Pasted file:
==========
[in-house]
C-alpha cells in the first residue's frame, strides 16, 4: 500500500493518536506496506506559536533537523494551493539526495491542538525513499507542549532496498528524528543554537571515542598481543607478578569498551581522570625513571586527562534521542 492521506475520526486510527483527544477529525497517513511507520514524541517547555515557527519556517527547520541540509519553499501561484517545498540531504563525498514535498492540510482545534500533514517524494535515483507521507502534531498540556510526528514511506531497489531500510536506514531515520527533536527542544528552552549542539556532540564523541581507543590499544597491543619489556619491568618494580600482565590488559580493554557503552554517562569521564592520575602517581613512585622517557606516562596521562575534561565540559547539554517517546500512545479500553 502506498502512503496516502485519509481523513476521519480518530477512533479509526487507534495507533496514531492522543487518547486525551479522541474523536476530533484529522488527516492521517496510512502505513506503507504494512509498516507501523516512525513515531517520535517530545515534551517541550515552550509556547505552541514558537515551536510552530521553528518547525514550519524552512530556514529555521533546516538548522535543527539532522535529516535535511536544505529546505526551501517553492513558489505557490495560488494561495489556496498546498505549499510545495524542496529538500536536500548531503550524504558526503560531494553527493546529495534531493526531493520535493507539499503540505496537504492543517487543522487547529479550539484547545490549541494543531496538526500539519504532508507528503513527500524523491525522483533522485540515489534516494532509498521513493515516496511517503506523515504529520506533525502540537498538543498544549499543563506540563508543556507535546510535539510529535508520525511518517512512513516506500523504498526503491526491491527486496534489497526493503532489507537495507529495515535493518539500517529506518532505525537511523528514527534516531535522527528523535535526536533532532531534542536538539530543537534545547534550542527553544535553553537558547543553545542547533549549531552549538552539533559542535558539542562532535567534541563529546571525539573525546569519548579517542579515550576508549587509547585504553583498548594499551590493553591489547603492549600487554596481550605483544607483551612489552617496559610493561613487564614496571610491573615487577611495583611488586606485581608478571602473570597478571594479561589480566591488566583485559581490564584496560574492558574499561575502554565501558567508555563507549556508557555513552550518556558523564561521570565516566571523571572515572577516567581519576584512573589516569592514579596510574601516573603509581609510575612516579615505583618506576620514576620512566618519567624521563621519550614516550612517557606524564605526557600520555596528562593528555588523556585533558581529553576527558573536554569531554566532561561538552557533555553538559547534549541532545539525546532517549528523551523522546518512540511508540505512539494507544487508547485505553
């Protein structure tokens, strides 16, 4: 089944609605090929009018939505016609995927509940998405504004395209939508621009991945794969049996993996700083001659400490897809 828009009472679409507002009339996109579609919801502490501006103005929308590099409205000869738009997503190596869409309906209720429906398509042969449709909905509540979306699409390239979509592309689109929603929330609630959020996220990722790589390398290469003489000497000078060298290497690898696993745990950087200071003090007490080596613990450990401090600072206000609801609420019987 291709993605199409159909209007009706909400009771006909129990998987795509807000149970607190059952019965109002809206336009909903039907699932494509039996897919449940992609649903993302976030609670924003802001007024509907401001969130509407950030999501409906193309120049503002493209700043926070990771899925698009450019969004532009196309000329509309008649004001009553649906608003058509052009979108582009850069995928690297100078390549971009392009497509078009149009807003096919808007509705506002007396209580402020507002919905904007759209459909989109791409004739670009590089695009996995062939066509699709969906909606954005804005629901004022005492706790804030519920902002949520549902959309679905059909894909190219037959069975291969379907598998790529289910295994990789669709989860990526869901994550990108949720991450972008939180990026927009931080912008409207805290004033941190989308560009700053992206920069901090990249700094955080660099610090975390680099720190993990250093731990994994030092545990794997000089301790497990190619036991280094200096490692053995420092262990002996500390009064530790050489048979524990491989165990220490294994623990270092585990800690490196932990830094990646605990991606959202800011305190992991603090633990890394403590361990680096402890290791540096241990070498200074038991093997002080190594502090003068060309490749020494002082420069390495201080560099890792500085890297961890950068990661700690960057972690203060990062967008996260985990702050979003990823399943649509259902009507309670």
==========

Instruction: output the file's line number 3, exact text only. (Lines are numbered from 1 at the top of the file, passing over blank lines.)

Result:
């Protein structure tokens, strides 16, 4: 089944609605090929009018939505016609995927509940998405504004395209939508621009991945794969049996993996700083001659400490897809 828009009472679409507002009339996109579609919801502490501006103005929308590099409205000869738009997503190596869409309906209720429906398509042969449709909905509540979306699409390239979509592309689109929603929330609630959020996220990722790589390398290469003489000497000078060298290497690898696993745990950087200071003090007490080596613990450990401090600072206000609801609420019987 291709993605199409159909209007009706909400009771006909129990998987795509807000149970607190059952019965109002809206336009909903039907699932494509039996897919449940992609649903993302976030609670924003802001007024509907401001969130509407950030999501409906193309120049503002493209700043926070990771899925698009450019969004532009196309000329509309008649004001009553649906608003058509052009979108582009850069995928690297100078390549971009392009497509078009149009807003096919808007509705506002007396209580402020507002919905904007759209459909989109791409004739670009590089695009996995062939066509699709969906909606954005804005629901004022005492706790804030519920902002949520549902959309679905059909894909190219037959069975291969379907598998790529289910295994990789669709989860990526869901994550990108949720991450972008939180990026927009931080912008409207805290004033941190989308560009700053992206920069901090990249700094955080660099610090975390680099720190993990250093731990994994030092545990794997000089301790497990190619036991280094200096490692053995420092262990002996500390009064530790050489048979524990491989165990220490294994623990270092585990800690490196932990830094990646605990991606959202800011305190992991603090633990890394403590361990680096402890290791540096241990070498200074038991093997002080190594502090003068060309490749020494002082420069390495201080560099890792500085890297961890950068990661700690960057972690203060990062967008996260985990702050979003990823399943649509259902009507309670």